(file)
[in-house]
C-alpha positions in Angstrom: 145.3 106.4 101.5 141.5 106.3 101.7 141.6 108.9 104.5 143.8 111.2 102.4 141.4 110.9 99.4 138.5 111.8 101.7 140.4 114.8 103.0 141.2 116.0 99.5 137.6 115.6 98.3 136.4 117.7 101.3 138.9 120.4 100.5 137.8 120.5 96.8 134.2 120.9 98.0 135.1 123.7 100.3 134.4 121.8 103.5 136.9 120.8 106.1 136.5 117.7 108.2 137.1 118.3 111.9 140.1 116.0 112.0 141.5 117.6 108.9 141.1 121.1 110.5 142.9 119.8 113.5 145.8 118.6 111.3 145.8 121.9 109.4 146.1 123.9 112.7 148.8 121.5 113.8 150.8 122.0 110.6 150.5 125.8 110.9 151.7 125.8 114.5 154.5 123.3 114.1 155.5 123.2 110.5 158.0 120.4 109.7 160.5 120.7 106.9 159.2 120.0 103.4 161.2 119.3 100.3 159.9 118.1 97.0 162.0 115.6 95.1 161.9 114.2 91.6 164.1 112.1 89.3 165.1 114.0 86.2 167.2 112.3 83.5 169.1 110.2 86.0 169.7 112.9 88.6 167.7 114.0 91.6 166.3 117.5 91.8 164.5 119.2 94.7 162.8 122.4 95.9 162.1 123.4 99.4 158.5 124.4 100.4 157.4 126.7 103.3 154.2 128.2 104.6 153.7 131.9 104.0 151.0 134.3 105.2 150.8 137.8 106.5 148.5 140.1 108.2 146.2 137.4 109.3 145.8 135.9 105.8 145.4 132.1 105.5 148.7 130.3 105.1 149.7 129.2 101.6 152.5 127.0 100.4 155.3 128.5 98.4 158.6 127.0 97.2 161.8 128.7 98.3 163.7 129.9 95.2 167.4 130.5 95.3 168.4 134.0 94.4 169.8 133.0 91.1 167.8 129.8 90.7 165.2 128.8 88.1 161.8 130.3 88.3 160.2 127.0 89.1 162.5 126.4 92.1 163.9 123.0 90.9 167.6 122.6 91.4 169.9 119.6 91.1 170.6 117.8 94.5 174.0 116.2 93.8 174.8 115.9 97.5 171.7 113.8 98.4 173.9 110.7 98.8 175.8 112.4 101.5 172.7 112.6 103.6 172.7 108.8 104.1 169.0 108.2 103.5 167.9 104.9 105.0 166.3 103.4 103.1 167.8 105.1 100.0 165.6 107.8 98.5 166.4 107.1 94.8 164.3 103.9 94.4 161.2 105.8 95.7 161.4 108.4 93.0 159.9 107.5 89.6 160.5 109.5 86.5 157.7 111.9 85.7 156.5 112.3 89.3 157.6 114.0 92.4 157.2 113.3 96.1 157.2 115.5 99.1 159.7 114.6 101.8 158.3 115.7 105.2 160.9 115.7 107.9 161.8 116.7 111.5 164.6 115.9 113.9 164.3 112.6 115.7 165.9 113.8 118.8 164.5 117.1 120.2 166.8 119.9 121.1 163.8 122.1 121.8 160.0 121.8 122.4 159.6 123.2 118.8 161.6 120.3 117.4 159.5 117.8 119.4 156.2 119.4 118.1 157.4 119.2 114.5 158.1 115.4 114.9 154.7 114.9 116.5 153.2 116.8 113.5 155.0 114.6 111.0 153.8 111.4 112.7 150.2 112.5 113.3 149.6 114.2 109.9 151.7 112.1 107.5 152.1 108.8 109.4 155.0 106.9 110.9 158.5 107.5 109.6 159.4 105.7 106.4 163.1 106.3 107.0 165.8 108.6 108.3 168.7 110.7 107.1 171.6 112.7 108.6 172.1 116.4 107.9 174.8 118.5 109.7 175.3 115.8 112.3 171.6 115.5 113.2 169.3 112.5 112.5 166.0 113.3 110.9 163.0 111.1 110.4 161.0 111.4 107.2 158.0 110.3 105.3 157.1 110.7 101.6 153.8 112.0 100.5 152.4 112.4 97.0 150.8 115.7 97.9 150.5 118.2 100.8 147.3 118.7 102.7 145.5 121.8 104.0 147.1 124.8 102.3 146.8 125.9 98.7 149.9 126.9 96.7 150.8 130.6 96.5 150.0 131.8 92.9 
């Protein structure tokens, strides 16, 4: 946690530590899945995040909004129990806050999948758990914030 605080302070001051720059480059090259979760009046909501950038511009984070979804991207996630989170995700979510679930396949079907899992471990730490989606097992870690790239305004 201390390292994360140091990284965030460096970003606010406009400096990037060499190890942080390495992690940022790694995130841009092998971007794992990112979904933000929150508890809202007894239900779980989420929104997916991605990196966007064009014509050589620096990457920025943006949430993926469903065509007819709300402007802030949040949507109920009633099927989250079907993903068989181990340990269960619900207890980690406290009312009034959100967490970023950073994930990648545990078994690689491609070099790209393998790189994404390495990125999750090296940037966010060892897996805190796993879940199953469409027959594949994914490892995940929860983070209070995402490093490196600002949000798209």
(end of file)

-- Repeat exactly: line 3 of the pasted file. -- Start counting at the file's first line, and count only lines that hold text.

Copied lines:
């Protein structure tokens, strides 16, 4: 946690530590899945995040909004129990806050999948758990914030 605080302070001051720059480059090259979760009046909501950038511009984070979804991207996630989170995700979510679930396949079907899992471990730490989606097992870690790239305004 201390390292994360140091990284965030460096970003606010406009400096990037060499190890942080390495992690940022790694995130841009092998971007794992990112979904933000929150508890809202007894239900779980989420929104997916991605990196966007064009014509050589620096990457920025943006949430993926469903065509007819709300402007802030949040949507109920009633099927989250079907993903068989181990340990269960619900207890980690406290009312009034959100967490970023950073994930990648545990078994690689491609070099790209393998790189994404390495990125999750090296940037966010060892897996805190796993879940199953469409027959594949994914490892995940929860983070209070995402490093490196600002949000798209």